Terry H. Schwadron
Feb. 15, 2020
Bernie Sanders’ primary successes seem to be generating a strange backlash from Democrats who want his support, donor lists and voters, but are less happy about offering the same to Bernie himself, and thus some Bernie supporters want to withhold from anyone not named Bernie.
The Bernie movement ought to get over that early; there is too much at stake in a Donald Trump reelection.
The primary turmoil is feeding this near-insane insistence to declare “front-runner” status in the primary race, as can easily be recognized by would-be donors, the television pundits and, eventually, you and me. I’m holding my hand up to remind all that this is a label without meaning, a distinction without difference, and a plea for pundits to stop talking.
Bernie, like Mayor Pete Buttegieg, has gotten a quarter of the vote so far. If our political system hangs on the difference between 25.9% and 24.6% of fewer (by far) voters than fit into a single New York borough, we’ve got bigger problems in this country than who wears the front-runner crown for a week or two.
The primary and caucus results to date might serve to highlight whose message is not catching on, of course, or who doesn’t have one, but so far do not point to a certain winner. That’s why Mike Bloomberg could choose to skip the first four contests, flood the airwaves with endless advertising, and practically sit back to watch the resulting chaos.
Instead of focusing political muscle on Donald Trump, we are watching the descent of Democrats into those voting for heart and those voting what they see as practicality — as if there is a wild difference. Frankly, I think Democrats should be a whole lot more worried that in two contests to date, the turnout is not proving to be outstanding. It actually was down in Iowa, and up maybe 20% after specific campaigns aimed at enrolling new voters.
I try to watch the election campaigns as something other than a horse race, but I must admit television is making that effort almost impossible. All the talk is about who’s out and who’s ahead to a degree that dwarves any attempt to find out what people are really thinking about.
Indeed, the number of interviews on the night of New Hampshire voting should have re-taught television pundits not that there was so much uncertainty about the politician personalities, but much less concern about the who than about removing Donald Trump from office.
What keeps getting lost for me in these constant political prognostications is that what Bernie really wants is evidence of a popular uprising at the polls, an insistence by an angry nation to turn on billionaires, drug companies, health institutions and private, for-profit insurance companies and bloated military spending at the expense of the balance needed to support our daily living.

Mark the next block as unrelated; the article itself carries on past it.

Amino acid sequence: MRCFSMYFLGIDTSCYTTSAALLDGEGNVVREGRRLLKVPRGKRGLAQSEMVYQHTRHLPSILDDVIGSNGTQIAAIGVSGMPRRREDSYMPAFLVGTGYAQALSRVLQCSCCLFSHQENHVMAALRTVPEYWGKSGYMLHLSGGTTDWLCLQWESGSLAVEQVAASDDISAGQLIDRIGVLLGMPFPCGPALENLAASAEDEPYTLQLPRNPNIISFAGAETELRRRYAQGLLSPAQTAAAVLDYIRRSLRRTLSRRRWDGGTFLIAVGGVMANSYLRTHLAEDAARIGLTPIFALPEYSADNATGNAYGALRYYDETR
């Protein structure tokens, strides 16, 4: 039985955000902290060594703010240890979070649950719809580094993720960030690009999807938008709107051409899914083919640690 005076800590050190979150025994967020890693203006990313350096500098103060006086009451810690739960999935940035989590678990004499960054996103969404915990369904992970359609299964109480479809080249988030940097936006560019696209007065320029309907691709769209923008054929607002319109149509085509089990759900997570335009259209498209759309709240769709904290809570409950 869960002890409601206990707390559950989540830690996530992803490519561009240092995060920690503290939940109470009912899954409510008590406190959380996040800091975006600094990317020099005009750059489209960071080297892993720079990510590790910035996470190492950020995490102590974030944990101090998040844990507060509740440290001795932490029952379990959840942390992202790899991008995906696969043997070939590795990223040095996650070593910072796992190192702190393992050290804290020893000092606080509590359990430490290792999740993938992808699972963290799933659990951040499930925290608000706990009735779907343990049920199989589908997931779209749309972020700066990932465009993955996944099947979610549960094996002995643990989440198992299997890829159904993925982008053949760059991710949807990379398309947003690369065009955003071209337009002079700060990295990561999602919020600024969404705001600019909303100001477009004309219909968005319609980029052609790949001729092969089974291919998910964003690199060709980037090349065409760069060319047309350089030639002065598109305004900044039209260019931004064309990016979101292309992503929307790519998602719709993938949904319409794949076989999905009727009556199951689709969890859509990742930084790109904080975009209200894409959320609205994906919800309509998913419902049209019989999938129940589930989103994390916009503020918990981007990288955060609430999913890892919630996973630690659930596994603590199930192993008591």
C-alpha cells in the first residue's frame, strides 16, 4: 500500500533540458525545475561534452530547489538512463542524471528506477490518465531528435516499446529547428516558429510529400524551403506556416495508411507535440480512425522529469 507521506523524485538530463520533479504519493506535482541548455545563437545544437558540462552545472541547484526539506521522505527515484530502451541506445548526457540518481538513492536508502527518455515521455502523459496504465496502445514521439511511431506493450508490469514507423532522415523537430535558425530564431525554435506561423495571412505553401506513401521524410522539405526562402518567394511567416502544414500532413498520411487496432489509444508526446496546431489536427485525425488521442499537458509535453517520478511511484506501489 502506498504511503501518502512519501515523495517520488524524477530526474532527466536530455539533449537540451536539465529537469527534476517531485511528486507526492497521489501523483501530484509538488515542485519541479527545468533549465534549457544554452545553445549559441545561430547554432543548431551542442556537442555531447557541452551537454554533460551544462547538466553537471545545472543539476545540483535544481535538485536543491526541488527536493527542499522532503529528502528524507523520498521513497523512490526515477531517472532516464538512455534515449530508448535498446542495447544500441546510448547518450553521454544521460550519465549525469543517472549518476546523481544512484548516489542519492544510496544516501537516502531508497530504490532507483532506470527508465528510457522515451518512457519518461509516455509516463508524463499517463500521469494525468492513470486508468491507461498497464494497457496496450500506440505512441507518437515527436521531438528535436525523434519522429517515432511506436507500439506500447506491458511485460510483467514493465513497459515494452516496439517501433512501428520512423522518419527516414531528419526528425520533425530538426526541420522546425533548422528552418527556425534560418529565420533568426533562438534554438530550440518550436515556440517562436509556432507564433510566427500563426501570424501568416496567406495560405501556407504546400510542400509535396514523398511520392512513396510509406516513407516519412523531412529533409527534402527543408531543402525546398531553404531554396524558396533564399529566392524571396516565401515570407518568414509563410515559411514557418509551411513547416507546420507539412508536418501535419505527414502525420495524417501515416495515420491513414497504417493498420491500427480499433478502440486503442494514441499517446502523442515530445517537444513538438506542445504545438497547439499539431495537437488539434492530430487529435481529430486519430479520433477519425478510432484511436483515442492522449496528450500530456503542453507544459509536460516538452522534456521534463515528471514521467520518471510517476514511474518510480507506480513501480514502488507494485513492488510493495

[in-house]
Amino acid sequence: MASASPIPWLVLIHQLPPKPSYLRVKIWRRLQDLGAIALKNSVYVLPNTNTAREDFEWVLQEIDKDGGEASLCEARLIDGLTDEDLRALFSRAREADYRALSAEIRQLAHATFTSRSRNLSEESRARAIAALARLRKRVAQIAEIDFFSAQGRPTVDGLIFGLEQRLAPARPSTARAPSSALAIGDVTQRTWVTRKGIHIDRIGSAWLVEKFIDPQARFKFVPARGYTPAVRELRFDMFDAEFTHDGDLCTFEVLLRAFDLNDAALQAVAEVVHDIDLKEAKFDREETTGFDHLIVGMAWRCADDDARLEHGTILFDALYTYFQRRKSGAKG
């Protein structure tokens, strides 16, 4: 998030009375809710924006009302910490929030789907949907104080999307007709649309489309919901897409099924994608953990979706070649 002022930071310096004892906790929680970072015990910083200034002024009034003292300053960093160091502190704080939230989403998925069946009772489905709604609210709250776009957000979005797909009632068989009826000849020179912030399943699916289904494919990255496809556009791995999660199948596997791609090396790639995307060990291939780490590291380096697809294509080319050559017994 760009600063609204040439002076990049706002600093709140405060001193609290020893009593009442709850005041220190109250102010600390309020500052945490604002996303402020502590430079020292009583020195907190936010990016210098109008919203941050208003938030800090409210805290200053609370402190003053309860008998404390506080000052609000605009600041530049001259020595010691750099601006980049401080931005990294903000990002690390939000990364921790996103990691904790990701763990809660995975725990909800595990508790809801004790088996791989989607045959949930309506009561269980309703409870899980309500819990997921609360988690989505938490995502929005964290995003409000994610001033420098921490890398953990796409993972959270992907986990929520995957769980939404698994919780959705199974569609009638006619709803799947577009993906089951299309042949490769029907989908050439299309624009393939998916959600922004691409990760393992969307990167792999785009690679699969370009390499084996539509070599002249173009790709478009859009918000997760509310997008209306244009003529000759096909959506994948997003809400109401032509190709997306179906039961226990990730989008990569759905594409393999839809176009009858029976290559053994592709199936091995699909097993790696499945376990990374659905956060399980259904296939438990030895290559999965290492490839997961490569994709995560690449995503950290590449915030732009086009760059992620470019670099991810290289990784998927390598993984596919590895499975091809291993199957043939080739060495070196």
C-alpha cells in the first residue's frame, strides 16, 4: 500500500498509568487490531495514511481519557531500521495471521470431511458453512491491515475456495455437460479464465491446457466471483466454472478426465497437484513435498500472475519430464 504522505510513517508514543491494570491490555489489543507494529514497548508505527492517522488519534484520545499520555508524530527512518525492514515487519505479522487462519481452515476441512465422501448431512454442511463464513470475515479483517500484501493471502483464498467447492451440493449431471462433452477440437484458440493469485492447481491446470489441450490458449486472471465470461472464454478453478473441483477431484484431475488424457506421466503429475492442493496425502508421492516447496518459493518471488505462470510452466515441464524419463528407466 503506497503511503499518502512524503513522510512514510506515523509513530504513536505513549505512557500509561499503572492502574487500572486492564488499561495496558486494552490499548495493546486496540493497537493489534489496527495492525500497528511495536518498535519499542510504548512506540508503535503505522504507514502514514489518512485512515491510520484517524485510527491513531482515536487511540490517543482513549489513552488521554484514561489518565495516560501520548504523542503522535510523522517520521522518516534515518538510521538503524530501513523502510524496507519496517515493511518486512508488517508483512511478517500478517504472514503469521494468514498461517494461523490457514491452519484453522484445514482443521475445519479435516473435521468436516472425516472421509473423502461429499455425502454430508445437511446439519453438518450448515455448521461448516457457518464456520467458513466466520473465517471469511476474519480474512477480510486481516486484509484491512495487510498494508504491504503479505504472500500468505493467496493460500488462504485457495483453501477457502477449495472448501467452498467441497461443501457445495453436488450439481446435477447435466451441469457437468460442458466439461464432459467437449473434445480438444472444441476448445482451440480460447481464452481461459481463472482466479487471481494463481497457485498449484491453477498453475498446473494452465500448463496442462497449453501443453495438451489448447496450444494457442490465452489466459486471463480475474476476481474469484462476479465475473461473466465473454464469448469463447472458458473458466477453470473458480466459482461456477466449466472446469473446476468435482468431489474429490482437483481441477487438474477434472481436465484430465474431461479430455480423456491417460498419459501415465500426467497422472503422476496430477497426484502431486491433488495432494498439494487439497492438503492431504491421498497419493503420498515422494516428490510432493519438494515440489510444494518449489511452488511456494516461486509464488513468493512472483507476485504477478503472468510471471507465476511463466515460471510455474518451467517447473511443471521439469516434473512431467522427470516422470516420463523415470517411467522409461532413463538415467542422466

It is possible, of course, that the country could simply say yes to Bernie, and no to a laundry list of Trump no-nos, starting with cutting health care and offering insults by the bushel.
But love Bernie or fear him, let me repeat that the reality in two contests is that his call for revolution is drawing about a quarter of Democrats who show up, not even a quarter of all voters. Even throwing in all of Elizabeth Warren’s votes, the so-called progressive wing where I usually feel most comfortable maybe accounts for a third of Democrats who actually vote — although the number not voting is huge.
My fear all along is that even if a Democrat wins, it will be someone who doesn’t want to talk too much about these Democratic values, in lieu of a centrist approach more likely to appeal to “moderate” Republicans who only dislike Trump style, not the central core of his policies. That said, Mayor Pete and Amy Klobuchar and even Tom Steyer seem to support policies that are quite likeable to progressive, not really to moderate Republicans. We still can’t quite see how liberal Mike Bloomberg is going to allow himself to be.
My point is this: At this moment, for Bernie to gather the kind of following that he wants most, the numbers that would form the basis of a true structural revolution, seems beyond the pale.
Oh, I think the math says that Bernie could win. As he moves to other states, Bernie can rack up more wins — but could face diluting his message to do so.
Bernie could actually be the Democratic candidate, even an effective one running against a Donald Trump who lies daily, who wants to cut Medicaid, Social Security and undercut Obamacare, who is diametrically opposite Bernie would make for an entertaining and interesting election pairing.
But to get to that point, I worry that Bernie will lose his movement.
Despite expressions of fear about his “socialist” label (without actually being anything close to a socialist), Democrats will vote for Bernie, should he win the nomination.
But they will do so without also subscribing to the vision, to the movement for which Bernie wants to stand.
By contrast, Democrats who vote for Mayor Pete, for Mayor Mike, Amy or Elizabeth can tell themselves they are voting for someone who can win — without spending any belief systems on a need for a structurally more liberal, more empathetic approach to national politics.
Any Democrat who wins is still going to be tied in knots by the likelihood of a returning Republican majority.
A President Bernie, elected by voters who don’t necessarily Feel the Bern, could end up unable to count on the populist agenda that birthed his candidacy if people vote for him without believing in the cause. Since Trump believes only in Trump, his chameleon-like politics can support any agenda. Bernie doesn’t seem to do that.
It’s not head-or-heart, it is a commitment to program alone versus a commitment first to win the election.